Recent Blog Articles
Pouring from an empty cup? Three ways to refill emotionally
Give praise to the elbow: A bending, twisting marvel
Sneezy and dopey? Seasonal allergies and your brain
The FDA relaxes restrictions on blood donation
Apps to accelerometers: Can technology improve mental health in older adults?
Swimming and skin: What to know if a child has eczema
A muscle-building obsession in boys: What to know and do
Natural disasters strike everywhere: Ways to help protect your health
Dementia: Coping with common, sometimes distressing behaviors
Screening tests may save lives — so when is it time to stop?
Managing your medications before a medical procedure
You may need to stop taking blood thinners, certain painkillers, herbs, and supplements to reduce your risk for bleeding.
Image: © Steve Debenport/Getty Images
No one wants to have surgery, even minor surgery, but sometimes minor procedures, such as a tooth extraction or a colonoscopy, are unavoidable. When that happens, you may hear that it's important to stop taking certain medications. Understanding exactly which drugs to suspend — and when — can be confusing. "I get a lot of questions about this," says Joanne Doyle Petrongolo, a pharmacist at Harvard-affiliated Massachusetts General Hospital.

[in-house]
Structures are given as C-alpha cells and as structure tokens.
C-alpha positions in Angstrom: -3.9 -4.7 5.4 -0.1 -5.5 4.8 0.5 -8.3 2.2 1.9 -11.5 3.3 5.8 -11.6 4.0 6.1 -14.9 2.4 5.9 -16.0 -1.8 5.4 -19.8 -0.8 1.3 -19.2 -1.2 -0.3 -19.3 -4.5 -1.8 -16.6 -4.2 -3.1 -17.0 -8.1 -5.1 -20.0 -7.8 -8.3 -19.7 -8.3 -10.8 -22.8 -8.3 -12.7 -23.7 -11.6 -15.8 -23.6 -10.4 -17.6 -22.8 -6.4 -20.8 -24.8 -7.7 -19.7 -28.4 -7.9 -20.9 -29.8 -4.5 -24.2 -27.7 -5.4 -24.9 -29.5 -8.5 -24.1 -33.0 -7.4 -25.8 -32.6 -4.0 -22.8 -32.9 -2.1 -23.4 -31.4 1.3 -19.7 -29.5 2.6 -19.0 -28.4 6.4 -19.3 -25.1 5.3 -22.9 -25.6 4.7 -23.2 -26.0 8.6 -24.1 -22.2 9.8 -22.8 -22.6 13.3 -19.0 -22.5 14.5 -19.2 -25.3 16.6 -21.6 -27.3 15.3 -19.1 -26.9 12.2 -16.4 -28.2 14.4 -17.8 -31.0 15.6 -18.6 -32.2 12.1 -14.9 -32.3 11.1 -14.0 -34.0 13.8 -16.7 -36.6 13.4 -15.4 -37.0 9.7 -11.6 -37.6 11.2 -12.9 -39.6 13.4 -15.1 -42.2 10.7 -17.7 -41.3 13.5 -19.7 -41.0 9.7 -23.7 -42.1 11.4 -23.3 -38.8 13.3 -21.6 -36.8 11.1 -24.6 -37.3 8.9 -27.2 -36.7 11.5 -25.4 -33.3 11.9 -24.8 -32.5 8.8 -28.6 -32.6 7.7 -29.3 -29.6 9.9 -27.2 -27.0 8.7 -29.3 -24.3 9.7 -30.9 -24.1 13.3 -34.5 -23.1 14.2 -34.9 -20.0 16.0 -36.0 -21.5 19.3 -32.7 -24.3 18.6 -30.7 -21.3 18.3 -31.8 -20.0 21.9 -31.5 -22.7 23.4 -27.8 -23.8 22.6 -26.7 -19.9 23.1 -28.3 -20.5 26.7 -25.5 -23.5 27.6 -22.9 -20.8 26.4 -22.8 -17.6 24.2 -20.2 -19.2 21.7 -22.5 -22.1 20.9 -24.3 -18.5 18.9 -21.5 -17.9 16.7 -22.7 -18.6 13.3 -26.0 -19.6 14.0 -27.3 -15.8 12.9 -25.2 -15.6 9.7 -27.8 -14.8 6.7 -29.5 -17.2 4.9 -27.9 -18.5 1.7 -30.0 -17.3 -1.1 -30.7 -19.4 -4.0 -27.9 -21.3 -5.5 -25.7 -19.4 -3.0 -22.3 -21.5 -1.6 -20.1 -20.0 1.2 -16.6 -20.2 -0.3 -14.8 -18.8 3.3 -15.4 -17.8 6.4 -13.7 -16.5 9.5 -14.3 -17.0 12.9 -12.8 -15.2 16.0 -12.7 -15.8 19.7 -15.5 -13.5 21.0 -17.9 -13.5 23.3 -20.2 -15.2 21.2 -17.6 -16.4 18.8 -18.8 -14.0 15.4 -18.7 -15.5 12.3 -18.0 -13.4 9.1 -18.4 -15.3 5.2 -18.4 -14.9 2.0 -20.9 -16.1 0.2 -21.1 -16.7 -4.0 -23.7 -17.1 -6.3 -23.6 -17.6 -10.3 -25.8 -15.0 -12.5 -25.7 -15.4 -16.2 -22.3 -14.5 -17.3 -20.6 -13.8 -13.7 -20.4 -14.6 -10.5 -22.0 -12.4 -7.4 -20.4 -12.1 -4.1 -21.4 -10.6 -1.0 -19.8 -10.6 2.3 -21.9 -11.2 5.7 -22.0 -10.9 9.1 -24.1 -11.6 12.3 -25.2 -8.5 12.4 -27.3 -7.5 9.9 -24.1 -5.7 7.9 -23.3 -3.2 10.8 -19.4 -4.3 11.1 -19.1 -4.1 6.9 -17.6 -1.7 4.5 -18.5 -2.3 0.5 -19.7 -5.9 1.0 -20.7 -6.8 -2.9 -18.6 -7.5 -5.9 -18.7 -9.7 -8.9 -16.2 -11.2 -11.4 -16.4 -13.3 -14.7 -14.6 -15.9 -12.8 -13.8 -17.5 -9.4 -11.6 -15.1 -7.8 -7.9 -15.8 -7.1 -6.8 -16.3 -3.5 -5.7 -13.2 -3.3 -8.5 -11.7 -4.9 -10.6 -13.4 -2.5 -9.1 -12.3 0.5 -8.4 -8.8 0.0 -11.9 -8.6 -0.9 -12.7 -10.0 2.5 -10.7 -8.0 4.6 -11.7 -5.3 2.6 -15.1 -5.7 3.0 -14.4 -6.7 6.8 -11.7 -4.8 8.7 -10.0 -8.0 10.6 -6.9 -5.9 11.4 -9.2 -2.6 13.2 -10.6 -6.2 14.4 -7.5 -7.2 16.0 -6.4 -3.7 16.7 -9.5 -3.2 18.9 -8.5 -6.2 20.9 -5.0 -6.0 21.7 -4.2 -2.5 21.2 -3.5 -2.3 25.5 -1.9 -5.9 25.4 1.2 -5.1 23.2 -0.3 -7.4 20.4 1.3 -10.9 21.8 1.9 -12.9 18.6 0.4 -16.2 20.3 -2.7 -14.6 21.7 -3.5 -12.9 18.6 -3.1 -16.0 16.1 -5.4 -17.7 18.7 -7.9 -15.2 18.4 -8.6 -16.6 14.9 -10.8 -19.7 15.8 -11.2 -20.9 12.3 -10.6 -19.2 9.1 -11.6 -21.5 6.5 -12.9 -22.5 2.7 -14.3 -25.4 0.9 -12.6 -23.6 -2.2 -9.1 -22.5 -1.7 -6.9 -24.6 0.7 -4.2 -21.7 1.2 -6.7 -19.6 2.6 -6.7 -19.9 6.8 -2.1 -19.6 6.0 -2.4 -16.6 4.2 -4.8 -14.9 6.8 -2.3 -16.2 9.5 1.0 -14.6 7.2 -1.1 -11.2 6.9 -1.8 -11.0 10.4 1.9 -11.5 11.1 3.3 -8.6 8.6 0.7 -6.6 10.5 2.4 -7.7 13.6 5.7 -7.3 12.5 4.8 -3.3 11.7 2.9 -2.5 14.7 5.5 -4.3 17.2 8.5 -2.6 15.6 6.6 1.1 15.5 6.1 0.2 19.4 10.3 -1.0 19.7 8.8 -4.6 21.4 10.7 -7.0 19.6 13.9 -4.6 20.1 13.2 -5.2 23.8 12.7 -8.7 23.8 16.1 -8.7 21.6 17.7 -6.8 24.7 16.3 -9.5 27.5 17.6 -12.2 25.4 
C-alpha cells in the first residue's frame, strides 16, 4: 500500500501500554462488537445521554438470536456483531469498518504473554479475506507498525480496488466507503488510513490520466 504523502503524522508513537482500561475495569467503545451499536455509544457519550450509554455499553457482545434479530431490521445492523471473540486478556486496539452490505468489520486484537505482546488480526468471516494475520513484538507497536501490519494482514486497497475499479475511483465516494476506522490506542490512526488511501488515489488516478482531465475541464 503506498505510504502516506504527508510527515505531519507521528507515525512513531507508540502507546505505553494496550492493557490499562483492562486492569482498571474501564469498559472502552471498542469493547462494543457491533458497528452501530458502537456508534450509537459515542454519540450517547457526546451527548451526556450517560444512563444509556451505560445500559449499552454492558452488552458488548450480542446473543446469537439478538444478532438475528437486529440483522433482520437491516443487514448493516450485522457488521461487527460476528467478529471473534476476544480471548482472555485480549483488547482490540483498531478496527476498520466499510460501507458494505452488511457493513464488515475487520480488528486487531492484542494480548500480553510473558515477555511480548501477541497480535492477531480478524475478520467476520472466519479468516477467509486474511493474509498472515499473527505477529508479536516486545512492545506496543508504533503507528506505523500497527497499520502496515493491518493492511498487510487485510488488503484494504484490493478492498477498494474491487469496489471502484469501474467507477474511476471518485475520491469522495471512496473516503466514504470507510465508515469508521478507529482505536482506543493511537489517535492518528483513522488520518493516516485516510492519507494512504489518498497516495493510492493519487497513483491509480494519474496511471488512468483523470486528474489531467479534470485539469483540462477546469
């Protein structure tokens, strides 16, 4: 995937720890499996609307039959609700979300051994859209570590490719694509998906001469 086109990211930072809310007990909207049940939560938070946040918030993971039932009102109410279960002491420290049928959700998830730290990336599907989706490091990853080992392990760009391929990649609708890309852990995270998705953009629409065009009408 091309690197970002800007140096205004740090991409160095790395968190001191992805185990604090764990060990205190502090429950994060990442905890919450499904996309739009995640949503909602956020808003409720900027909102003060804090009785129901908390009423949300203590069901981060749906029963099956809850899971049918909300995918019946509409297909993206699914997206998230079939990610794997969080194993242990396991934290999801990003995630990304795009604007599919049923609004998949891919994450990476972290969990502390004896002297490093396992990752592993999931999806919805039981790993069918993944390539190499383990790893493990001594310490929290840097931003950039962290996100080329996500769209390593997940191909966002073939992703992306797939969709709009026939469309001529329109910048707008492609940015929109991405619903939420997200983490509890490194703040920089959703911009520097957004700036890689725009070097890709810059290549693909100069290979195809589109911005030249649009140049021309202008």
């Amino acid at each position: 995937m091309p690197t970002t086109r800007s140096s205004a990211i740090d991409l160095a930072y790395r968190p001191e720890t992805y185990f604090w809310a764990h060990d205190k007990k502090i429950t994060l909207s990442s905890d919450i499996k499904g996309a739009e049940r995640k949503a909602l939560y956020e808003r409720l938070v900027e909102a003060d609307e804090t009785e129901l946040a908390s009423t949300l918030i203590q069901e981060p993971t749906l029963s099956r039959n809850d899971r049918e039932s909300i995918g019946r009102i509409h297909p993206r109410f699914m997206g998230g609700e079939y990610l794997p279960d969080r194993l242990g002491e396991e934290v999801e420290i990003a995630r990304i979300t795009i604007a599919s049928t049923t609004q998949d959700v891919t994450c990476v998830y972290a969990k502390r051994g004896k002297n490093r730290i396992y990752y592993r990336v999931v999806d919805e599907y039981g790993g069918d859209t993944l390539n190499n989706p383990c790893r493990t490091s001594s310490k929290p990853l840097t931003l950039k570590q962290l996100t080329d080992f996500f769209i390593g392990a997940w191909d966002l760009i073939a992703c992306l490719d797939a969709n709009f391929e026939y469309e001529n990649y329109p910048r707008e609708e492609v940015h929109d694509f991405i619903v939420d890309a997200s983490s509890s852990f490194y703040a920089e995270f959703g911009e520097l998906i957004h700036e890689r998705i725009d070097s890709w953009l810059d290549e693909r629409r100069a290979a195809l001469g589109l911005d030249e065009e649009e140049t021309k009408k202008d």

All surgery involves cutting body tissue, and that leads to bleeding. Blood thinners—medications like anticoagulants and antiplatelet drugs—can boost the risk for bleeding by keeping the blood from clotting.
To continue reading this article, you must log in.
Subscribe to Harvard Health Online for immediate access to health news and information from Harvard Medical School.
- Research health conditions
- Check your symptoms
- Prepare for a doctor's visit or test
- Find the best treatments and procedures for you
- Explore options for better nutrition and exercise
I'd like to receive access to Harvard Health Online for only $4.99 a month.Sign Me Up
Already a member? Login ».
As a service to our readers, Harvard Health Publishing provides access to our library of archived content. Please note the date of last review or update on all articles.
No content on this site, regardless of date, should ever be used as a substitute for direct medical advice from your doctor or other qualified clinician.
Free Healthbeat Signup
Get the latest in health news delivered to your inbox!